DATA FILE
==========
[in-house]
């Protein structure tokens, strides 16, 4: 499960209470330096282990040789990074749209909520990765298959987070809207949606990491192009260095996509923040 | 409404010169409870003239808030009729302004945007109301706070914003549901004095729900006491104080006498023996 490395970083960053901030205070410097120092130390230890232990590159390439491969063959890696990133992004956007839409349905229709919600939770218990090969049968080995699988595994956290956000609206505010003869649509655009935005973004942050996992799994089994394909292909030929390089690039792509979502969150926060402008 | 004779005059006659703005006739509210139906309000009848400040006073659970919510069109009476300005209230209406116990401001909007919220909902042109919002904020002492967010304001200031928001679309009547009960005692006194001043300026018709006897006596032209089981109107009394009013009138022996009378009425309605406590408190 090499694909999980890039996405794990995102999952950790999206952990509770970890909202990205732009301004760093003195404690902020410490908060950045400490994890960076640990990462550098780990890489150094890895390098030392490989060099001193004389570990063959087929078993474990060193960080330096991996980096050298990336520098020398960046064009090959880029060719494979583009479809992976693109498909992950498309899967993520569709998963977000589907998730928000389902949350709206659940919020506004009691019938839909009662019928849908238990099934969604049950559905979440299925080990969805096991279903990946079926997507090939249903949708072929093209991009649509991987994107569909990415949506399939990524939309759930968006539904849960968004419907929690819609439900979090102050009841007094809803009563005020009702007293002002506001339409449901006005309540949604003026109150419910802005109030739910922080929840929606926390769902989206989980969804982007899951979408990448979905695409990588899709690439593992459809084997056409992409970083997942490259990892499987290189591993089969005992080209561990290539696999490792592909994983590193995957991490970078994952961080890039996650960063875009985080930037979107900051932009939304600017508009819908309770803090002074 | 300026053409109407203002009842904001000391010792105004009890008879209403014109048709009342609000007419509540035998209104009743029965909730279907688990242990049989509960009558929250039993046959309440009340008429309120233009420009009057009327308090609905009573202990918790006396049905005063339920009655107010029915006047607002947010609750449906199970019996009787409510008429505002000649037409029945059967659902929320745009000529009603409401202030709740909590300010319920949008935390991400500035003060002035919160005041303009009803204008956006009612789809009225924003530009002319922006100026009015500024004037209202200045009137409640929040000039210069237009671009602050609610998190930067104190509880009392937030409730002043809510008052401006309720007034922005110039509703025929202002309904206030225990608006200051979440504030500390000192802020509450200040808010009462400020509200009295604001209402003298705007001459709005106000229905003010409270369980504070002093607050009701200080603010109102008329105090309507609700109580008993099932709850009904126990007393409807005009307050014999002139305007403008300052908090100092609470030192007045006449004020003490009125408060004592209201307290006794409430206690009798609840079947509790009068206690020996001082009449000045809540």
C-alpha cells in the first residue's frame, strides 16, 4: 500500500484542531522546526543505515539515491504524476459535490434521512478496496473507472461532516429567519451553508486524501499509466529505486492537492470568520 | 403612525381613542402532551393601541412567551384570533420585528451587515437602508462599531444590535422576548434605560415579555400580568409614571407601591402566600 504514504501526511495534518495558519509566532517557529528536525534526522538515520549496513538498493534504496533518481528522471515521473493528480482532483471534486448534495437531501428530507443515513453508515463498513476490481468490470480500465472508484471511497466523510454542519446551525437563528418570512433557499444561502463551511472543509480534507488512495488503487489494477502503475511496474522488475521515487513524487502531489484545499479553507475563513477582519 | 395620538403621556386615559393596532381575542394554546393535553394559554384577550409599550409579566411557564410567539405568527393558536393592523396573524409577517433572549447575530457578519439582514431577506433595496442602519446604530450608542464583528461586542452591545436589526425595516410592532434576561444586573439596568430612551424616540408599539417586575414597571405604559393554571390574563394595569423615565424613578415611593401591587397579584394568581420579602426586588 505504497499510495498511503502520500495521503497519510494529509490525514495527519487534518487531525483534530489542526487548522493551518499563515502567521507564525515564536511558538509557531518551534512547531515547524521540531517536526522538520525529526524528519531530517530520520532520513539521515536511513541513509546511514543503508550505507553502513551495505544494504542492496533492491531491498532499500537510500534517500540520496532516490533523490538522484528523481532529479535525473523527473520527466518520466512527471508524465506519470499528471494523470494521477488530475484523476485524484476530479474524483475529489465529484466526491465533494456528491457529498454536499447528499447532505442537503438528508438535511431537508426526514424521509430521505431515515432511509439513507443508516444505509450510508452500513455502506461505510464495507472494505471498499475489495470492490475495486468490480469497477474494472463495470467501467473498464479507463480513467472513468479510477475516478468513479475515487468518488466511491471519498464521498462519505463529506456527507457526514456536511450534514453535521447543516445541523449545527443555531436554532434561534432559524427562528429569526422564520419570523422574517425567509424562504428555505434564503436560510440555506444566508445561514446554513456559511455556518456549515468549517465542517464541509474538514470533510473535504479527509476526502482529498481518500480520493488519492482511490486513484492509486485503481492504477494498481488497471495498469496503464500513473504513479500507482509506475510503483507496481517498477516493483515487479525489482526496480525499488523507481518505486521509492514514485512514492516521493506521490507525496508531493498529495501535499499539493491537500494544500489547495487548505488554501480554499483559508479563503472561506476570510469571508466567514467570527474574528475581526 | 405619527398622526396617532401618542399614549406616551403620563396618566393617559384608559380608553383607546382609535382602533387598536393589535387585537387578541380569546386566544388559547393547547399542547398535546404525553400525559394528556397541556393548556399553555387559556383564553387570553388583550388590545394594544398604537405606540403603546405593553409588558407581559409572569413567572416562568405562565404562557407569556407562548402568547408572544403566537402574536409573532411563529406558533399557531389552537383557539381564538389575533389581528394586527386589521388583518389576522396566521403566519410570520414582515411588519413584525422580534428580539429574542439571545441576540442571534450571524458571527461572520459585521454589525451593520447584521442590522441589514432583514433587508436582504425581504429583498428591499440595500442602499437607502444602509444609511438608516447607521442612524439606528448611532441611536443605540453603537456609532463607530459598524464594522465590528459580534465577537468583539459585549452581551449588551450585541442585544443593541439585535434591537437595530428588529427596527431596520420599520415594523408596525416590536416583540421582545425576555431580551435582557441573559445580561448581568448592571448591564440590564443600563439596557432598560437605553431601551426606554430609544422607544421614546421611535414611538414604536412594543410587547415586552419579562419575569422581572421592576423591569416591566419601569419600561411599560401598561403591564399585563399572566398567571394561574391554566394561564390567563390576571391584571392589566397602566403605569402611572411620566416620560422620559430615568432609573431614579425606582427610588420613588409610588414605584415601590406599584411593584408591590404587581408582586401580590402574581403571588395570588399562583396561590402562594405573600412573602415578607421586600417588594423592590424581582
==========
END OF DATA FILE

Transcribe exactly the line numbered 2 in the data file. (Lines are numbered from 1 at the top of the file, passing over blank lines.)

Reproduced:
């Protein structure tokens, strides 16, 4: 499960209470330096282990040789990074749209909520990765298959987070809207949606990491192009260095996509923040 | 409404010169409870003239808030009729302004945007109301706070914003549901004095729900006491104080006498023996 490395970083960053901030205070410097120092130390230890232990590159390439491969063959890696990133992004956007839409349905229709919600939770218990090969049968080995699988595994956290956000609206505010003869649509655009935005973004942050996992799994089994394909292909030929390089690039792509979502969150926060402008 | 004779005059006659703005006739509210139906309000009848400040006073659970919510069109009476300005209230209406116990401001909007919220909902042109919002904020002492967010304001200031928001679309009547009960005692006194001043300026018709006897006596032209089981109107009394009013009138022996009378009425309605406590408190 090499694909999980890039996405794990995102999952950790999206952990509770970890909202990205732009301004760093003195404690902020410490908060950045400490994890960076640990990462550098780990890489150094890895390098030392490989060099001193004389570990063959087929078993474990060193960080330096991996980096050298990336520098020398960046064009090959880029060719494979583009479809992976693109498909992950498309899967993520569709998963977000589907998730928000389902949350709206659940919020506004009691019938839909009662019928849908238990099934969604049950559905979440299925080990969805096991279903990946079926997507090939249903949708072929093209991009649509991987994107569909990415949506399939990524939309759930968006539904849960968004419907929690819609439900979090102050009841007094809803009563005020009702007293002002506001339409449901006005309540949604003026109150419910802005109030739910922080929840929606926390769902989206989980969804982007899951979408990448979905695409990588899709690439593992459809084997056409992409970083997942490259990892499987290189591993089969005992080209561990290539696999490792592909994983590193995957991490970078994952961080890039996650960063875009985080930037979107900051932009939304600017508009819908309770803090002074 | 300026053409109407203002009842904001000391010792105004009890008879209403014109048709009342609000007419509540035998209104009743029965909730279907688990242990049989509960009558929250039993046959309440009340008429309120233009420009009057009327308090609905009573202990918790006396049905005063339920009655107010029915006047607002947010609750449906199970019996009787409510008429505002000649037409029945059967659902929320745009000529009603409401202030709740909590300010319920949008935390991400500035003060002035919160005041303009009803204008956006009612789809009225924003530009002319922006100026009015500024004037209202200045009137409640929040000039210069237009671009602050609610998190930067104190509880009392937030409730002043809510008052401006309720007034922005110039509703025929202002309904206030225990608006200051979440504030500390000192802020509450200040808010009462400020509200009295604001209402003298705007001459709005106000229905003010409270369980504070002093607050009701200080603010109102008329105090309507609700109580008993099932709850009904126990007393409807005009307050014999002139305007403008300052908090100092609470030192007045006449004020003490009125408060004592209201307290006794409430206690009798609840079947509790009068206690020996001082009449000045809540």